Inside look at the San Onofre Power Plant

By: Kaitlyn Harsey | Writer

February 21, 2020

This is the seventh year that Mrs.Kerr has taken her students to the San Onofre Nuclear Generation System (SONGS). 

¨I wanted to take my students to clear the misconceptions with nuclear power and long term waste programs,” said San Clemente High School teacher Mrs. Kerr. “I wanted my students to talk to the experts and be informed instead of following the propaganda from the media.”

Once students arrived, they were nicely greeted by the Decommissioning San Onofre Power Plant crew and given lanyards with their identification. The students entered through the turnstiles, and all of the safety rules were explained while carefully walking down toward the plant.

Identification lanyards given to the students.

The decommissioning SONGS crew had many stations set up all around the power plant to explain how the plant worked and the safety measures they had for the workers and community. They first debriefed all of the students in a large room with a power point explaining safety measures, they then began to explore all of the stations in groups with their guide. 

One of the stations talked about radioactivity, how it is measured, what stops radiation, and the different types of radiation including: alpha, beta, and gamma. The speaker showed the students what everyday objects were radioactive including bananas and some types of pottery.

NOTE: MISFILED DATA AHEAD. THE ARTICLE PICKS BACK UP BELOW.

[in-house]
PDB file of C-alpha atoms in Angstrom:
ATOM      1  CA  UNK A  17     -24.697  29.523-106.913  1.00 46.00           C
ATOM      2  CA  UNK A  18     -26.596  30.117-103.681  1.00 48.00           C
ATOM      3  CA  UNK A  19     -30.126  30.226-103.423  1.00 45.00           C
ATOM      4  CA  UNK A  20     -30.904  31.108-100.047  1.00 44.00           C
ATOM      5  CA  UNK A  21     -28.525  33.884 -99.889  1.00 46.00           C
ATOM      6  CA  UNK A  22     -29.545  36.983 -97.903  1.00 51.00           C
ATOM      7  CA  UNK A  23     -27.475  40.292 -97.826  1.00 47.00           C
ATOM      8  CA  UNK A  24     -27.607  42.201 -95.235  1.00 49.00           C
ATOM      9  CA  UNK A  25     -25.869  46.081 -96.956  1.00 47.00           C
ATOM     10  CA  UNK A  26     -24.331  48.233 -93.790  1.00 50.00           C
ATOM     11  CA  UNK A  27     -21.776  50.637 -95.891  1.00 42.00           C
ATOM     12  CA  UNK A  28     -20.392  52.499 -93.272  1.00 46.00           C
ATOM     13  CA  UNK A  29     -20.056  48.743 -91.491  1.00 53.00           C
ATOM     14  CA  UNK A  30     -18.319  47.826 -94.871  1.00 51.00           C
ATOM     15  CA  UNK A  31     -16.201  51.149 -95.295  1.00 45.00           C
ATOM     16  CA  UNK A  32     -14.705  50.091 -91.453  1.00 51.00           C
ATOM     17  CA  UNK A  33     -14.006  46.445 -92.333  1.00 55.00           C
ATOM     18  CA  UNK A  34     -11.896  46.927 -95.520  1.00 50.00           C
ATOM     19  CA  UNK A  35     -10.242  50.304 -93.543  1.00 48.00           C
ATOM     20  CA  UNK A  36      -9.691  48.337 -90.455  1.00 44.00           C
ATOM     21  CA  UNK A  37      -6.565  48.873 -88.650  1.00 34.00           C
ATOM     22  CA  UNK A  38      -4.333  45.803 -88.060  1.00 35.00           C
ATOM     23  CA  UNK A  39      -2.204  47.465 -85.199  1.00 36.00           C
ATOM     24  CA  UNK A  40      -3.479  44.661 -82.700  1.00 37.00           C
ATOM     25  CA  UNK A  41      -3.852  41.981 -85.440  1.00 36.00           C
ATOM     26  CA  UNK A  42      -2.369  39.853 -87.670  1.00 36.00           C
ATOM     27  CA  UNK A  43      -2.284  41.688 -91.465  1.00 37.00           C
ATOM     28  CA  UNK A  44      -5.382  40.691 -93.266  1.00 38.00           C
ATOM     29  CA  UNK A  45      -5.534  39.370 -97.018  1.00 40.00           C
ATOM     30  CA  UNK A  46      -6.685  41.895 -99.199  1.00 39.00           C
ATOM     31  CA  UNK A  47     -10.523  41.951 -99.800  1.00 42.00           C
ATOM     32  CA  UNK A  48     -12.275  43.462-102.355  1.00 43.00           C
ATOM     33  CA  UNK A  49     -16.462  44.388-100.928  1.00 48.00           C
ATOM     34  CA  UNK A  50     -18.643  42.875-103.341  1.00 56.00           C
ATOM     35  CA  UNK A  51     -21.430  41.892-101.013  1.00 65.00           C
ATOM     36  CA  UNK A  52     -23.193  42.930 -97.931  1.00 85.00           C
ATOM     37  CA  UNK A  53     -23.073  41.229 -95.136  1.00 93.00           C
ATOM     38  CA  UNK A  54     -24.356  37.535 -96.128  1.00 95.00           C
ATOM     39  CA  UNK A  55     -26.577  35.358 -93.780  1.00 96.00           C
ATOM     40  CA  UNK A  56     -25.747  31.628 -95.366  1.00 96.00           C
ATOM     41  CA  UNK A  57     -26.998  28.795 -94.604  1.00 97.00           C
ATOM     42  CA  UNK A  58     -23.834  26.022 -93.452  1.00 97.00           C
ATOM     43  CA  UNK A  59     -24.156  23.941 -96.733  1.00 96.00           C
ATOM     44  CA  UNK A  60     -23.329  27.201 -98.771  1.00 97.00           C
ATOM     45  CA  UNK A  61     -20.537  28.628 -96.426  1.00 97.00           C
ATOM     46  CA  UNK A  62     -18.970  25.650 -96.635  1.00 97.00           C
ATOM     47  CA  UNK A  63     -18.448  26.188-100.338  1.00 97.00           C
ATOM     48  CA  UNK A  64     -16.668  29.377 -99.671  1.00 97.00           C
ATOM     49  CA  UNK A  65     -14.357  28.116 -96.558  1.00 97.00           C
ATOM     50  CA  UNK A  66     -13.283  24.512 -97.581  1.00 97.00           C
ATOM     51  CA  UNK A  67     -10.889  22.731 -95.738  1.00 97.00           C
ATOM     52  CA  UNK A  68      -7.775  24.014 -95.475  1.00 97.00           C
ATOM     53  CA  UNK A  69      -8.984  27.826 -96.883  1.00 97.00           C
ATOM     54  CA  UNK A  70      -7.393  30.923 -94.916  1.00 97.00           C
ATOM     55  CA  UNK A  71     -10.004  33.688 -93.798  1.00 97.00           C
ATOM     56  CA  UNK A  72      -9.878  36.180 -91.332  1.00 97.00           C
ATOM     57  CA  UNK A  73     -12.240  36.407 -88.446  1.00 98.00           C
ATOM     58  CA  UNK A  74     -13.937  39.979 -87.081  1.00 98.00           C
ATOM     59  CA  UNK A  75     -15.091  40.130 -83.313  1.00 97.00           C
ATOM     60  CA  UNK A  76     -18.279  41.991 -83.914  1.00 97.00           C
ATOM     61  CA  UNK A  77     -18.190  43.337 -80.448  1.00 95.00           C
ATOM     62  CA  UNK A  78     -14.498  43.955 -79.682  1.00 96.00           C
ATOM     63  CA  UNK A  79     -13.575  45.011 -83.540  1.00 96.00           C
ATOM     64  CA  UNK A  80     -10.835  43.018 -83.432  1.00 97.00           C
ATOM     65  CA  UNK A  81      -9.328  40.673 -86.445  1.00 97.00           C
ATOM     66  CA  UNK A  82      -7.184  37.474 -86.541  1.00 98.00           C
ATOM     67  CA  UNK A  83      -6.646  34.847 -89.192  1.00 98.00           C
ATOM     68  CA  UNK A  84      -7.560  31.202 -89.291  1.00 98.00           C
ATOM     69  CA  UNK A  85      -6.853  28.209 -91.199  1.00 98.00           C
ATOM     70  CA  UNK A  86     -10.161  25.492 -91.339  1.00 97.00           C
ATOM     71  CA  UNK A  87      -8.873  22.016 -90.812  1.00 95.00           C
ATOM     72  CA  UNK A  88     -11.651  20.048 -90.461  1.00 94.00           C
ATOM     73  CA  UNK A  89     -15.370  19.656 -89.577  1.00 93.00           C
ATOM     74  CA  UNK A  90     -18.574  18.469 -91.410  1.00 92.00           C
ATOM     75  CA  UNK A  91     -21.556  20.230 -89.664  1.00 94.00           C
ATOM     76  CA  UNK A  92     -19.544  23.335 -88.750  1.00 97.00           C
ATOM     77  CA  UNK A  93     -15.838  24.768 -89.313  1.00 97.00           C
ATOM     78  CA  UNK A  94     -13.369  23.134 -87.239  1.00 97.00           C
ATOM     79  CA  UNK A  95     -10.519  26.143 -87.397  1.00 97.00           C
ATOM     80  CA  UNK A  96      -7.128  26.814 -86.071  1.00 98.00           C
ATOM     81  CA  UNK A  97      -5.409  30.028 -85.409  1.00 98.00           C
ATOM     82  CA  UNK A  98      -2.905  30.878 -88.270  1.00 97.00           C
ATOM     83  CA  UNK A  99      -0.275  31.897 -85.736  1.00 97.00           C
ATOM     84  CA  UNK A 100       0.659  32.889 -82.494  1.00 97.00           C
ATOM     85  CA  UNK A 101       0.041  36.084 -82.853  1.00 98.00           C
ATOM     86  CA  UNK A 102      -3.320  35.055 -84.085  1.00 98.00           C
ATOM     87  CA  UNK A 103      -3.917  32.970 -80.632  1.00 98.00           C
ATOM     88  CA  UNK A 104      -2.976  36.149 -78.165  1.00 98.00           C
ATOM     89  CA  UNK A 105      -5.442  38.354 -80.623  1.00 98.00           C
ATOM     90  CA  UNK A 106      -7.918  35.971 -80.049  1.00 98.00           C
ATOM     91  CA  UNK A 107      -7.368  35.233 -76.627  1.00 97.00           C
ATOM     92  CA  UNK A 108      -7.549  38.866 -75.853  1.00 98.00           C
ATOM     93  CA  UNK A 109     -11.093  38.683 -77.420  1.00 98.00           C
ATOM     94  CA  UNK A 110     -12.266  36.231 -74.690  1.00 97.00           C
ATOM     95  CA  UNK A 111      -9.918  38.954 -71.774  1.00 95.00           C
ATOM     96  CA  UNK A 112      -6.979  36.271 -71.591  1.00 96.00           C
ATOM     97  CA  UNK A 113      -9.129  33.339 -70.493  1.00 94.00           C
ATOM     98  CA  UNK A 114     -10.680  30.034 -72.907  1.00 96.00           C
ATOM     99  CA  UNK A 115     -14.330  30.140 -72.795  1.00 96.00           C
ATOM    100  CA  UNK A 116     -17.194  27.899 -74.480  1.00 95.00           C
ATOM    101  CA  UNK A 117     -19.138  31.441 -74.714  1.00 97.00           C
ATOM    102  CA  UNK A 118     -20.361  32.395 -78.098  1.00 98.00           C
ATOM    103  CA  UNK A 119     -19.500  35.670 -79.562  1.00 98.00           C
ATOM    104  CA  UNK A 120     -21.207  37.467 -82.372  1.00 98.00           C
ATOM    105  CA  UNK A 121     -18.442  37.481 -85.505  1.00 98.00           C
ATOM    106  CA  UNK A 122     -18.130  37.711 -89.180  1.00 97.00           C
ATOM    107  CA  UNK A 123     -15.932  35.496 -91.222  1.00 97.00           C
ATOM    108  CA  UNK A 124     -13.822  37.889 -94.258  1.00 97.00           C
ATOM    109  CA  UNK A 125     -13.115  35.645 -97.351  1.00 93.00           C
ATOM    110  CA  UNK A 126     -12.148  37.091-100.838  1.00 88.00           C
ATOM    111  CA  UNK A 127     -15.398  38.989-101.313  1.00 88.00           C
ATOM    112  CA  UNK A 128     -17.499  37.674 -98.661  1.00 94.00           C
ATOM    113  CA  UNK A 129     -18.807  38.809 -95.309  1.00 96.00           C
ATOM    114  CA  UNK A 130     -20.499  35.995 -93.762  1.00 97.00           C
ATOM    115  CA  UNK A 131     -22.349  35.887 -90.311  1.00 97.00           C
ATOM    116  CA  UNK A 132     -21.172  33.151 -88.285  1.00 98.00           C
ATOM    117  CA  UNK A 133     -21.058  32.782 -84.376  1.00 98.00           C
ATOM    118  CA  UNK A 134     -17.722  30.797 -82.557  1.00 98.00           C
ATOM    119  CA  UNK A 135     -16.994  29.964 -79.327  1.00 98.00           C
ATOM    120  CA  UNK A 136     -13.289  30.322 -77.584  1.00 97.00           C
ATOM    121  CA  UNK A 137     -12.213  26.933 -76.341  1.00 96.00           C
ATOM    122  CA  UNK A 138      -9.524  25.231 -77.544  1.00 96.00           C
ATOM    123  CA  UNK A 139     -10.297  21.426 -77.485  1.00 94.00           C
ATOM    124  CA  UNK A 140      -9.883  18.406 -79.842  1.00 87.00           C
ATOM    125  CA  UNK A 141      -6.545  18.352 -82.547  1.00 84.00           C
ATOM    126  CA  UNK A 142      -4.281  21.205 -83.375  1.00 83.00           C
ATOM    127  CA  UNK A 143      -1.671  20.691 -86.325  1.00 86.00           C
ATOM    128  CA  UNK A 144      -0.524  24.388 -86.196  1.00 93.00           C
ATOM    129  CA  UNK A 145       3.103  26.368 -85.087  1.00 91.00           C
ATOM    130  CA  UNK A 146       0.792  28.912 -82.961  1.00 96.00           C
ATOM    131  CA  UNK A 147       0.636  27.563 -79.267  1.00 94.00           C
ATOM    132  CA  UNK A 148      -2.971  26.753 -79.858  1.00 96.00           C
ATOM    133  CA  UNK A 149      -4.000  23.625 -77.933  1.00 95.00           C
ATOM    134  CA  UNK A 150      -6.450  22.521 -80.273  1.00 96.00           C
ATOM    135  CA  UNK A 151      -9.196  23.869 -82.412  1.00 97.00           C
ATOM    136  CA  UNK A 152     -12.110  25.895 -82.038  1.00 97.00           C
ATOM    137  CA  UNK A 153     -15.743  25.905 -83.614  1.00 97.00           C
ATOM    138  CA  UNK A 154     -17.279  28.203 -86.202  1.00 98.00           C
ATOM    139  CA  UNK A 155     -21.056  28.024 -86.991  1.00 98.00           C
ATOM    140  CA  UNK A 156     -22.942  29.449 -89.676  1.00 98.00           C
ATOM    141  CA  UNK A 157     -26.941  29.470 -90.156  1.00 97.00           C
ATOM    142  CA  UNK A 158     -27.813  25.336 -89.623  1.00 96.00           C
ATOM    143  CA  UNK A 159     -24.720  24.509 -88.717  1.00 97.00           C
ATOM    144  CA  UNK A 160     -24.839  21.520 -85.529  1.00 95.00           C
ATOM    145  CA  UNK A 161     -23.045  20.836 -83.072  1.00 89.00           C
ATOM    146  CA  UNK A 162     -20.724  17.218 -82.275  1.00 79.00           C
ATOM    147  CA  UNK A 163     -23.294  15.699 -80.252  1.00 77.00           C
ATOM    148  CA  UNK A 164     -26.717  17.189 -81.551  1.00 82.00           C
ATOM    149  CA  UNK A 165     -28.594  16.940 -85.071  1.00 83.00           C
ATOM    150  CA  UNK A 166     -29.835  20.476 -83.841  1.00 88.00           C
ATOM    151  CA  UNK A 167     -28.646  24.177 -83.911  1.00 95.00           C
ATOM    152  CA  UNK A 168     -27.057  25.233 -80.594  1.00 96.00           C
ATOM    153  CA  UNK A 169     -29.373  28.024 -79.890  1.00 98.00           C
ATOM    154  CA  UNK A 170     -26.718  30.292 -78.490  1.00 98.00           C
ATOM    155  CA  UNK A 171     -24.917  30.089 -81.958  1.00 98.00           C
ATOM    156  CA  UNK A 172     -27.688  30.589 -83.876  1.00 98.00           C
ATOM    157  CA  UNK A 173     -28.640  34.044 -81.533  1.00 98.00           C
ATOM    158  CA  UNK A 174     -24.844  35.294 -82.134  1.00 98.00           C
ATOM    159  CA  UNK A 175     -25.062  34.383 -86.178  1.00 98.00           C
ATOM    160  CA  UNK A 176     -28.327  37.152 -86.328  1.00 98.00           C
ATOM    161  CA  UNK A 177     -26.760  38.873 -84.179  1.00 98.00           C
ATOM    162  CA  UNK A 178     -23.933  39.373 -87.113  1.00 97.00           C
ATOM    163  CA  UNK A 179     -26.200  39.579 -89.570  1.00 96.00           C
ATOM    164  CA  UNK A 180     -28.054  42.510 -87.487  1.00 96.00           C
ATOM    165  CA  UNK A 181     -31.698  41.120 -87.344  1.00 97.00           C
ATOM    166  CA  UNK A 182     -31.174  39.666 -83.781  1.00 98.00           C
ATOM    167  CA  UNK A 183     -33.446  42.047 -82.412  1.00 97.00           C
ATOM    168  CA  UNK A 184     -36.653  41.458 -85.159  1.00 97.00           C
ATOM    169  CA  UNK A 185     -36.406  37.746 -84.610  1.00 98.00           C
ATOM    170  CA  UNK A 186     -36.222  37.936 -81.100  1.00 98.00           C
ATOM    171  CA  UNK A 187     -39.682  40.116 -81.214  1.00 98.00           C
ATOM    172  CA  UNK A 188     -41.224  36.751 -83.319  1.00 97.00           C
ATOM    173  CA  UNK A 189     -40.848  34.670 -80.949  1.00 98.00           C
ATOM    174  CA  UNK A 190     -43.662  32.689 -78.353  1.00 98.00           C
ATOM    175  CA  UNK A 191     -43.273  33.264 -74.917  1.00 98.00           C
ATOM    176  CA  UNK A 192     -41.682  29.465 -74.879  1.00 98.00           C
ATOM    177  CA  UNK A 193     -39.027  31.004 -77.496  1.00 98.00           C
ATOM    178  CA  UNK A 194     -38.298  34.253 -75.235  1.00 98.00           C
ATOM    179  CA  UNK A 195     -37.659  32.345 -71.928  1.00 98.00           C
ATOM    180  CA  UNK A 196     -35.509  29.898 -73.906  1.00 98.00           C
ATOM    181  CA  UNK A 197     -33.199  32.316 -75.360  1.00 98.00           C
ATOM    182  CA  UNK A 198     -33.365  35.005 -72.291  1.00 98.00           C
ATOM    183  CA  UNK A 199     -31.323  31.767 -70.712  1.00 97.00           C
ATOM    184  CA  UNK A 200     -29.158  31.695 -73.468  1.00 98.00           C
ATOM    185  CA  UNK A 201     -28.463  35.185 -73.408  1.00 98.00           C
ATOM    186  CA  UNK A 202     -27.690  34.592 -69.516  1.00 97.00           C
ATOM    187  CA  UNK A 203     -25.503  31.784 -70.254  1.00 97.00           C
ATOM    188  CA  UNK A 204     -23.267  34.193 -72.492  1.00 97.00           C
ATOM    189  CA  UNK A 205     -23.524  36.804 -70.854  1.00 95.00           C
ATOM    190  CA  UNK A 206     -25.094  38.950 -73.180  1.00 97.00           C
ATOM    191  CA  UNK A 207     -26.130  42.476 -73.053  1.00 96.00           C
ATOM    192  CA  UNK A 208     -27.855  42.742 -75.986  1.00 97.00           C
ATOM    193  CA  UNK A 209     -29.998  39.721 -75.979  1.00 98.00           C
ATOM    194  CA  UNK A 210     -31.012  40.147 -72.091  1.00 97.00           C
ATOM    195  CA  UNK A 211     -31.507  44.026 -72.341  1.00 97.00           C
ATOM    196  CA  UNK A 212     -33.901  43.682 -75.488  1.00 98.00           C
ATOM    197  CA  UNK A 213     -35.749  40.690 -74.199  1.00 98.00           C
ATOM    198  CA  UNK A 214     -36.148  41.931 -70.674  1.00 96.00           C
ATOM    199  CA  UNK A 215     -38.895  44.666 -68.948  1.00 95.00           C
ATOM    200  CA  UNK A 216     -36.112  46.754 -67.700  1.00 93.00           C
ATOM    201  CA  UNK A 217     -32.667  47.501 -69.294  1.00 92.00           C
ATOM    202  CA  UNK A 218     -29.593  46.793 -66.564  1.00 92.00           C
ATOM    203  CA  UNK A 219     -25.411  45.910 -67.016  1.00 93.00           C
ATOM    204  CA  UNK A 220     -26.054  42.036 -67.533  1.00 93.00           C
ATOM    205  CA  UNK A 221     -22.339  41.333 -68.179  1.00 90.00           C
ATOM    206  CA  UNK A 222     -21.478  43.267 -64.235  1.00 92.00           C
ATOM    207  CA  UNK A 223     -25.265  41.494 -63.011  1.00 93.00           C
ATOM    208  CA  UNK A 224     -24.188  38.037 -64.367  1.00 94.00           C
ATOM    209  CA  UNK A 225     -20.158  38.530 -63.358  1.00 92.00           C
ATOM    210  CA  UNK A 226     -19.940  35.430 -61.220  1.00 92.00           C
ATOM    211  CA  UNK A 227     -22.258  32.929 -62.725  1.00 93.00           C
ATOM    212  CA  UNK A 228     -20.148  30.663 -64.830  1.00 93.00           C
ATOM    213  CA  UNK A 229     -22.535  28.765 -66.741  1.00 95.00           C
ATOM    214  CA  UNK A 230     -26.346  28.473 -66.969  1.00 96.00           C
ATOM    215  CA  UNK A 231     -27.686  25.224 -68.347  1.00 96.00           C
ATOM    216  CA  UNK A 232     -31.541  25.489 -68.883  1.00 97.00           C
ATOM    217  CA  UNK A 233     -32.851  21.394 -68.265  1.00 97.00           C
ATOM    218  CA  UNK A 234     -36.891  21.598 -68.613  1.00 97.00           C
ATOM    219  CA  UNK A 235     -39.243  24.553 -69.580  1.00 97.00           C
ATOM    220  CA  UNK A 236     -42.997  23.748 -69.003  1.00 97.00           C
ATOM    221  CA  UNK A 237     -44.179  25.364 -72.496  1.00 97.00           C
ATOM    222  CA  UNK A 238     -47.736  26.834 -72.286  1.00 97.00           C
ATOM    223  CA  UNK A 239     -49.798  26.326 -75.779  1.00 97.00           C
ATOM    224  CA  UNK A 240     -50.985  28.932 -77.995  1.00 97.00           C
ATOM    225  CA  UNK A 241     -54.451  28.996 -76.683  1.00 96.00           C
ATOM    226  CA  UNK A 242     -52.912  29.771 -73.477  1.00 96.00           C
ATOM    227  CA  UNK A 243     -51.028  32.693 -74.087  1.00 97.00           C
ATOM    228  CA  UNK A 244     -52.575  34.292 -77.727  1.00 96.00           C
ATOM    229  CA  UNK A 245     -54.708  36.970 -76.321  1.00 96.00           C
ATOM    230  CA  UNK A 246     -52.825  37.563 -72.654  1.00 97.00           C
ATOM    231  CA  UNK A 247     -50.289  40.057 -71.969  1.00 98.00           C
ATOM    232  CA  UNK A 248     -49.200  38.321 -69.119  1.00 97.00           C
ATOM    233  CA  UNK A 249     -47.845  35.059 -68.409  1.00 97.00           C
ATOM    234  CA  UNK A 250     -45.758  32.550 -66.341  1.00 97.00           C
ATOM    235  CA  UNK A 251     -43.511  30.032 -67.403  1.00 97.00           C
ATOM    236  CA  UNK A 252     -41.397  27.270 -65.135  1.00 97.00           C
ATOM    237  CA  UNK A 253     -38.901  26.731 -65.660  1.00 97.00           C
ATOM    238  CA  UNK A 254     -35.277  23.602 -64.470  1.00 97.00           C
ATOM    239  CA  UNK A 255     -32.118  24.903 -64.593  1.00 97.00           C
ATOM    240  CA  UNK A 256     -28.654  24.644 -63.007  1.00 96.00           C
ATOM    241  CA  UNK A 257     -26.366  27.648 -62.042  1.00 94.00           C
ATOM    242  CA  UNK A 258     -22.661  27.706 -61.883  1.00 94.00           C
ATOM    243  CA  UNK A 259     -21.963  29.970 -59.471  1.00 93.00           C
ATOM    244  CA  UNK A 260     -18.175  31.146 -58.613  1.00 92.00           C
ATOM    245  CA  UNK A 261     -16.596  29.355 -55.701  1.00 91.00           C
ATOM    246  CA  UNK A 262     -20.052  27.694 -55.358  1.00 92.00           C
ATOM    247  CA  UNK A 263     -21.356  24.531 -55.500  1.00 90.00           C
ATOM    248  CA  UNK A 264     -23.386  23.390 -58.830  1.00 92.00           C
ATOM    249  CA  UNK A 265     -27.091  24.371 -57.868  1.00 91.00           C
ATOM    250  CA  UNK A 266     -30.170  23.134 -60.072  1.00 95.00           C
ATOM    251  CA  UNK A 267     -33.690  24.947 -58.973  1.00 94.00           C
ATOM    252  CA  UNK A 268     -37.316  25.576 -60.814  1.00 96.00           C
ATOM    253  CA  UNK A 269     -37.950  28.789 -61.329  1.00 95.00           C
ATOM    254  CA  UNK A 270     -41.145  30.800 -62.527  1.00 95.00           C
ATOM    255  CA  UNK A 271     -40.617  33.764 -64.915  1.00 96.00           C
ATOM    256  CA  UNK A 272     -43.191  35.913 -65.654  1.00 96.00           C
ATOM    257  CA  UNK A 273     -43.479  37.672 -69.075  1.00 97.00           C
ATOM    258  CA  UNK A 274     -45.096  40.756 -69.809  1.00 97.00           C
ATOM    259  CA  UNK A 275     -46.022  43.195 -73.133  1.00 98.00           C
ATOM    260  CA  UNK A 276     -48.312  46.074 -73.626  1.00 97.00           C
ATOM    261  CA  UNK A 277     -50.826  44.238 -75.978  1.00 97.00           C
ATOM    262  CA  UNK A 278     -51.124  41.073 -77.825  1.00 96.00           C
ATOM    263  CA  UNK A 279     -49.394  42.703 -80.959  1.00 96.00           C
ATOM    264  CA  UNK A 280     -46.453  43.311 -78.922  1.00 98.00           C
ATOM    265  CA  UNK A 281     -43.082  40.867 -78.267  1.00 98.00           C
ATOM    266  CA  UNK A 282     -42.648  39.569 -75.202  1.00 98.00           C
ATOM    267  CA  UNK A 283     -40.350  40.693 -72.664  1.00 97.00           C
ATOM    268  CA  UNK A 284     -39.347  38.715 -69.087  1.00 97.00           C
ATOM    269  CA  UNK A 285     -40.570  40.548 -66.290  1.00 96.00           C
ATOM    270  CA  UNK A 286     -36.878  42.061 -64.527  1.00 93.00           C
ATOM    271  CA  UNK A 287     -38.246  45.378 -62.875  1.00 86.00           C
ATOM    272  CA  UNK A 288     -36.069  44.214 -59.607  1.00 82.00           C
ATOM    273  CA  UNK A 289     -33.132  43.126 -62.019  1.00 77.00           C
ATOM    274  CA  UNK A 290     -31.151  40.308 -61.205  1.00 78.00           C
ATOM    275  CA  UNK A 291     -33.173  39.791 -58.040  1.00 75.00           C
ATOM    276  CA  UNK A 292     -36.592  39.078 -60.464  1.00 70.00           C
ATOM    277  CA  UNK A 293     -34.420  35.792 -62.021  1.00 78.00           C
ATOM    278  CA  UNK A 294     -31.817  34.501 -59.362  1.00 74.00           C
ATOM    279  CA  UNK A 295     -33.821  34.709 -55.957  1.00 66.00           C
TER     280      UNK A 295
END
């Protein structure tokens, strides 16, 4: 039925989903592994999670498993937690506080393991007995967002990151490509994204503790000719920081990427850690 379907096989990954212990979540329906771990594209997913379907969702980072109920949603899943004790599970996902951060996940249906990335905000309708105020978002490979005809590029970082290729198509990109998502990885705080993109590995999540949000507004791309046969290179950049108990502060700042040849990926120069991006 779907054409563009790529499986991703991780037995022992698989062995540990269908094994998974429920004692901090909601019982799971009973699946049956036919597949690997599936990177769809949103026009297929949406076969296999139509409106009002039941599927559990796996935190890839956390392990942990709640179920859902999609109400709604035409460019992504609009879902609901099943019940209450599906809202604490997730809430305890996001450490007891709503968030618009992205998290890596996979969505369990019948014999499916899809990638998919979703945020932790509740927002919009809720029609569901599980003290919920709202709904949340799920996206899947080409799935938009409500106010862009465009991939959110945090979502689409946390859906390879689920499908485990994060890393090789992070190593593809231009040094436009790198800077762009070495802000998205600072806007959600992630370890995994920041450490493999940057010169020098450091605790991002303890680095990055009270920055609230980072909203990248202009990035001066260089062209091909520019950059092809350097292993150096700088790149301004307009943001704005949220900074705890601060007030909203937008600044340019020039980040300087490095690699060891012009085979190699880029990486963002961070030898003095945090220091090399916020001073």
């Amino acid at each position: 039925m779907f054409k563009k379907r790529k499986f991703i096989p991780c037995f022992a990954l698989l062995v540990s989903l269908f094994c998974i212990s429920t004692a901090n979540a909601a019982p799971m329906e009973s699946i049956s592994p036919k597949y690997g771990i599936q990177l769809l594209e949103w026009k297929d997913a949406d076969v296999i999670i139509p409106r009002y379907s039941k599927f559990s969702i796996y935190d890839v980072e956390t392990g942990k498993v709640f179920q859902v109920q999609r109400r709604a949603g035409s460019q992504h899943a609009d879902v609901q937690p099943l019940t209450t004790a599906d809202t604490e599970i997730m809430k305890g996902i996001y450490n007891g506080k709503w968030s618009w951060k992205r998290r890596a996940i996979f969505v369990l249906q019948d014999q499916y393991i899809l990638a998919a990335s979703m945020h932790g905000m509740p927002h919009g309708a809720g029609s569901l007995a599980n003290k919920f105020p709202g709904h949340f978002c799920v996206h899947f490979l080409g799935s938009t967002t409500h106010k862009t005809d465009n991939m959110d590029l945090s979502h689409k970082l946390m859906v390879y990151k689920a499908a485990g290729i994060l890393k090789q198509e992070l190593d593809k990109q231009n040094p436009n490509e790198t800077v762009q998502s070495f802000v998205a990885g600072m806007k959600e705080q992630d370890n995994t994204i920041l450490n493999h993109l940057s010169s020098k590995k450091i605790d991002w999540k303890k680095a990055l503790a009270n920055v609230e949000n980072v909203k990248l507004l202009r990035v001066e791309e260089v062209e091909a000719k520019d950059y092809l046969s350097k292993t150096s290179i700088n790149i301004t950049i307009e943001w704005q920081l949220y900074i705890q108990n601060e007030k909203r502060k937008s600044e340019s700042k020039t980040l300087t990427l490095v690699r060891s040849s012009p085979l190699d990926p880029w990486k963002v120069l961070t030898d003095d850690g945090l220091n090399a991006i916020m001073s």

Outside the debriefing room there were two more stations. One of them talked about the uranium and boron rods used to make heat in the reactor. He explained how the uranium is actually a black pellet placed inside the rods, not green goo that is portrayed in the movies. He did admit that once the uranium is used that it does give off a faint blue light from the energy. The second station talked about how the plant uses the water they take from the ocean for cooling.

“I thought the station about the cooling pipes was really cool,” SCHS junior Hayden Hall said. “I didn’t realize how big they were and how much water they took in to cool the power plant.”

The next station was the security area. Students got an inside look at the metal detectors, bomb detectors, and also got to meet some of the security members.

“My favorite station was security because I didn’t realize how difficult it would be for anyone to attack the plant,” SCHS junior Aidan Flynn said. “It made me feel safe and reassured.”

Arial view of SONGS overlooking the rector and water intake systems.

After leaving that area, students arrived at the social media station and were informed on some of the hoaxes of the plant. He explained how reinforced the reactor area was and showed the students some of the reinforced metals used to protect the reactor.

After leaving the students got a view of the holding tanks for the used waste. Students got to hold the reinforced rebar used to protect the waste.

The final station before leaving was the station about power lines and how to respond if there was a fallen power line near you. They showed us how energy travels through the power lines and how the energy’s main desire is to “travel to the ground.” Once they turned on the model of a street with a fallen power line after a car had hit it, the speaker carefully moved a model person toward the car, but then all of a sudden a bright rod of sparking electricity made a loud noise and traveled to the model person. This portrayed that the person had just been electrocuted. It was very eye opening for the students and a wonderful educational moment on safety. 

The students left the plant feeling more assured about living so close to a nuclear power plant.

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